But this selling out of party principles for short-term electoral gain has had severe long-term implications. Labour, like so many of their contemporaries across Europe, have turned from opposition to become the embodiment of establishment thought. So when a man like Jeremy Corbyn finds power in the membership but not the party hierarchy he is reviled, spun against, challenged constantly until her majesty's opposition rips itself apart, handing their supposed opponents power for another five years as they show themselves incapable of getting behind someone who thinks the railways should be renationalised and that intercontinental nuclear conflict is a bad idea. All this means that when the electorate is looking for something different, for a party that will fight for their cause, they are unable to call upon the traditional opposition to act against the neoliberal status quo. They are the neoliberal status quo.

What those centre left parties, in their millennial dash for power, wanted to show everyone was just how fluent they were in neoliberal discourses. The Spanish socialist (PSOE) governments of the 80s and 90s instigated unprecedented sell-offs of state assets, dwarfing anything that had been done in the country before, even under the fascist dictatorship of General Franco. It's a common thread that links their counterparts all over the world, but especially in Europe. The Hungarian Socialists (MSzP) did very much the same during the 1990s as they shed their communist overcoats to rejoice from the neoliberal hymnbook with all the zeal of the converts that they were. In the same way, New Labour followed through with the Adam Smith Institute's plan for privatising British Rail. Tony Blair and Gordon Brown's government also committed hospitals and schools to decades of debt through private finance schemes or 'partnerships' which the markets loved, largely because they guaranteed profits on virtually risk-free investments. The Guardian estimated in 2012 that the 717 PFI contracts under way at the time would ultimately cost the taxpayer over £300 billion on a capital expenditure of £54.7 billion, or nearly 600% profit.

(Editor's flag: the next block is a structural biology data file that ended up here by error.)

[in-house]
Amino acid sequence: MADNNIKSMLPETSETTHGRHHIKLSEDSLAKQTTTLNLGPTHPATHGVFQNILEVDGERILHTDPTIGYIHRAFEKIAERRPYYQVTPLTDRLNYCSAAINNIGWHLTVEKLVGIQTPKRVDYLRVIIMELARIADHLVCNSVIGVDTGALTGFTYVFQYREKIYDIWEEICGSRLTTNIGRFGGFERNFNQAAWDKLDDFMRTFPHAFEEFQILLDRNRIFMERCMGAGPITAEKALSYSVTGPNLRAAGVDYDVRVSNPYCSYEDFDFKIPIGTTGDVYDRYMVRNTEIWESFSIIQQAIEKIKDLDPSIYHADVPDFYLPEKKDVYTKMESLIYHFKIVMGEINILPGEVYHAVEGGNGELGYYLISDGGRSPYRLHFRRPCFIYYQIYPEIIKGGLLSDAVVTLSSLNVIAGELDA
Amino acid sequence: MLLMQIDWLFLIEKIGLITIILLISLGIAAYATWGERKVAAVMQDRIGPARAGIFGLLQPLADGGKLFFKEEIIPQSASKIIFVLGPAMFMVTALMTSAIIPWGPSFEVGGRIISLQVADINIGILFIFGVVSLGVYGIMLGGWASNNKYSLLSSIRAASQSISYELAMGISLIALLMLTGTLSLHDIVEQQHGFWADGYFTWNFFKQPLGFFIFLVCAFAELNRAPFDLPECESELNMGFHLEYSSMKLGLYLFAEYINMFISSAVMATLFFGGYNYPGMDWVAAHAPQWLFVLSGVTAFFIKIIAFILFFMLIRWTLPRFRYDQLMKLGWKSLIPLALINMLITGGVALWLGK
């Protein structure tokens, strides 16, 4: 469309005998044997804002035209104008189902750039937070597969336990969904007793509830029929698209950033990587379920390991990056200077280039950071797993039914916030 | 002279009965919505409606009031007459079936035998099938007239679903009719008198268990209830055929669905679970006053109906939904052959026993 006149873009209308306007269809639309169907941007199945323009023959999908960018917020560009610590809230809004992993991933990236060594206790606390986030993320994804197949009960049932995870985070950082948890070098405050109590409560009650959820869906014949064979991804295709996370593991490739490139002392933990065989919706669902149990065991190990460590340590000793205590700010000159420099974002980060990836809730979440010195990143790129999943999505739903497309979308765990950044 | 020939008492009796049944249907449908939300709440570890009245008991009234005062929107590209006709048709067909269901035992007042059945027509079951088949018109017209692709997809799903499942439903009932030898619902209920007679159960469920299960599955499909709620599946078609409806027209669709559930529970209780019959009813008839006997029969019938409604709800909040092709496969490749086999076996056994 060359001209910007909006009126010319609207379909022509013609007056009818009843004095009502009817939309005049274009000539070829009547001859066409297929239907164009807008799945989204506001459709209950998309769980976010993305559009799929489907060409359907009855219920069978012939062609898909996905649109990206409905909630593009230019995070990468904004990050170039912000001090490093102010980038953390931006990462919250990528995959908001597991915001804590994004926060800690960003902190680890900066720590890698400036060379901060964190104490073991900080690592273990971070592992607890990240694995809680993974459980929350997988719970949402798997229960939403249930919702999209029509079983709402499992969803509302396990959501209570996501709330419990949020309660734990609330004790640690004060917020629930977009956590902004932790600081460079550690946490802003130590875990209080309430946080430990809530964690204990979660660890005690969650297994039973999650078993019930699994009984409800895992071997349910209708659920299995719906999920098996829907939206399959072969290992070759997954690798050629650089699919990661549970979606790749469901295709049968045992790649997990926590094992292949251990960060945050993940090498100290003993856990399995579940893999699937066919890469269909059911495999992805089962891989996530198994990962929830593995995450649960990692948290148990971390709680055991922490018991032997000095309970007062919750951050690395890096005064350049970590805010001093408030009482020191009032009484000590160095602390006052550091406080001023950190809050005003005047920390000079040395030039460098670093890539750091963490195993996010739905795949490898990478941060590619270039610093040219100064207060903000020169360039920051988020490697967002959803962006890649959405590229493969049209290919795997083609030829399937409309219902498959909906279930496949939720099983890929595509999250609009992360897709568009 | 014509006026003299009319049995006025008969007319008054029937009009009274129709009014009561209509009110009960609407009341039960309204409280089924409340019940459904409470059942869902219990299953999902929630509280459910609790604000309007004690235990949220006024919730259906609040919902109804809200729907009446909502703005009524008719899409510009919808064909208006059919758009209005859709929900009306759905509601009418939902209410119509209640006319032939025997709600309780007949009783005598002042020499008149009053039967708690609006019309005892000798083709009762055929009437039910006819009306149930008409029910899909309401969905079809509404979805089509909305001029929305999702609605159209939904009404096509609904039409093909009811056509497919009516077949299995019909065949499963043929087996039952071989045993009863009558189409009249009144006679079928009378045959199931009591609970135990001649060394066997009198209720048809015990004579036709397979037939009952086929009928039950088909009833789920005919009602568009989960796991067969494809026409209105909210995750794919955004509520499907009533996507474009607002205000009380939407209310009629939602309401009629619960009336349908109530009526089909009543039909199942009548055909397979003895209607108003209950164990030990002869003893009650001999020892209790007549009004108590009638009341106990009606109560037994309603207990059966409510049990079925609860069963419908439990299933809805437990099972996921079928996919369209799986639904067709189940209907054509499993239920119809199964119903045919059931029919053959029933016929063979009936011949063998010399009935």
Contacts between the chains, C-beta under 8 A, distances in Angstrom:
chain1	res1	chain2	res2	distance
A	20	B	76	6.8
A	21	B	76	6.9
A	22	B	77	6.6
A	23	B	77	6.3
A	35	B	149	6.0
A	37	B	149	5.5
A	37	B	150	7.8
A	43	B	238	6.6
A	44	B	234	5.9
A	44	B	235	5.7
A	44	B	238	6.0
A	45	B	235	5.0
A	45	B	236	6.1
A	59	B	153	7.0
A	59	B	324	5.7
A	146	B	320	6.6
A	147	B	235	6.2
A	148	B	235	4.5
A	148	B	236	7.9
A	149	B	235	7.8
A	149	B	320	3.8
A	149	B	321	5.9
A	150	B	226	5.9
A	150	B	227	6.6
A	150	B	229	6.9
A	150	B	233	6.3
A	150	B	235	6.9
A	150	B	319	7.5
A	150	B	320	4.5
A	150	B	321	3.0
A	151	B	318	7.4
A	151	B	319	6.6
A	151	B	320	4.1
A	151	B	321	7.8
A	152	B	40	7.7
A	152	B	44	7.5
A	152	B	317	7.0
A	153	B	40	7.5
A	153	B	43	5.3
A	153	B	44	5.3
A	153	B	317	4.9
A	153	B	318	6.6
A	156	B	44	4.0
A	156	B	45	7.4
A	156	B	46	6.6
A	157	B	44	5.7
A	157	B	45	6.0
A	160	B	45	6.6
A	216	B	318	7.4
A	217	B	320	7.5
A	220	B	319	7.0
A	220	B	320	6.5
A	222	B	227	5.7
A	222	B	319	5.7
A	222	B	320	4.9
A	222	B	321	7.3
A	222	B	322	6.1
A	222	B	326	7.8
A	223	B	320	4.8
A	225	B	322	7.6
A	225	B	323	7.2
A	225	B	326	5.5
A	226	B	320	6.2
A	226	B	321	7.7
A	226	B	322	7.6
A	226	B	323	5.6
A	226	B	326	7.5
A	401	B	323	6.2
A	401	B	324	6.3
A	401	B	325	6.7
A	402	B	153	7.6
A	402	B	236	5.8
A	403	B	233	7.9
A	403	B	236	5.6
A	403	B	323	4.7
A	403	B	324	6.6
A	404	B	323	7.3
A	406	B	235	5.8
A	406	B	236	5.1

While many in the upper echelons of political power may struggle to believe it, the electorate is not stupid. We may not be privy to all the fine details, but it's not too difficult to understand what a cabinet minister might discuss on a foreign oligarch's yacht, why a former Prime Minister would be keen on becoming godfather to the daughter of an international media mogul, and that "no coercion" applies only to the high and mighty. As communities and individuals are forced into paying ever more for access to basic services, they see the mega profits of big business fail to 'trickle down' as promised and this makes people angry, makes them lust for change. What really tolls the bell for Europe's traditional leftist parties is that they are unable to offer anything to these people, that they're too deeply mired in neoliberal orthodoxies to fight on their old battlegrounds or on behalf of their base, too busy whizzing through revolving doors to see that there are alternatives.

Adam R. Mathews,
Madrid, Spain, 19 April 2017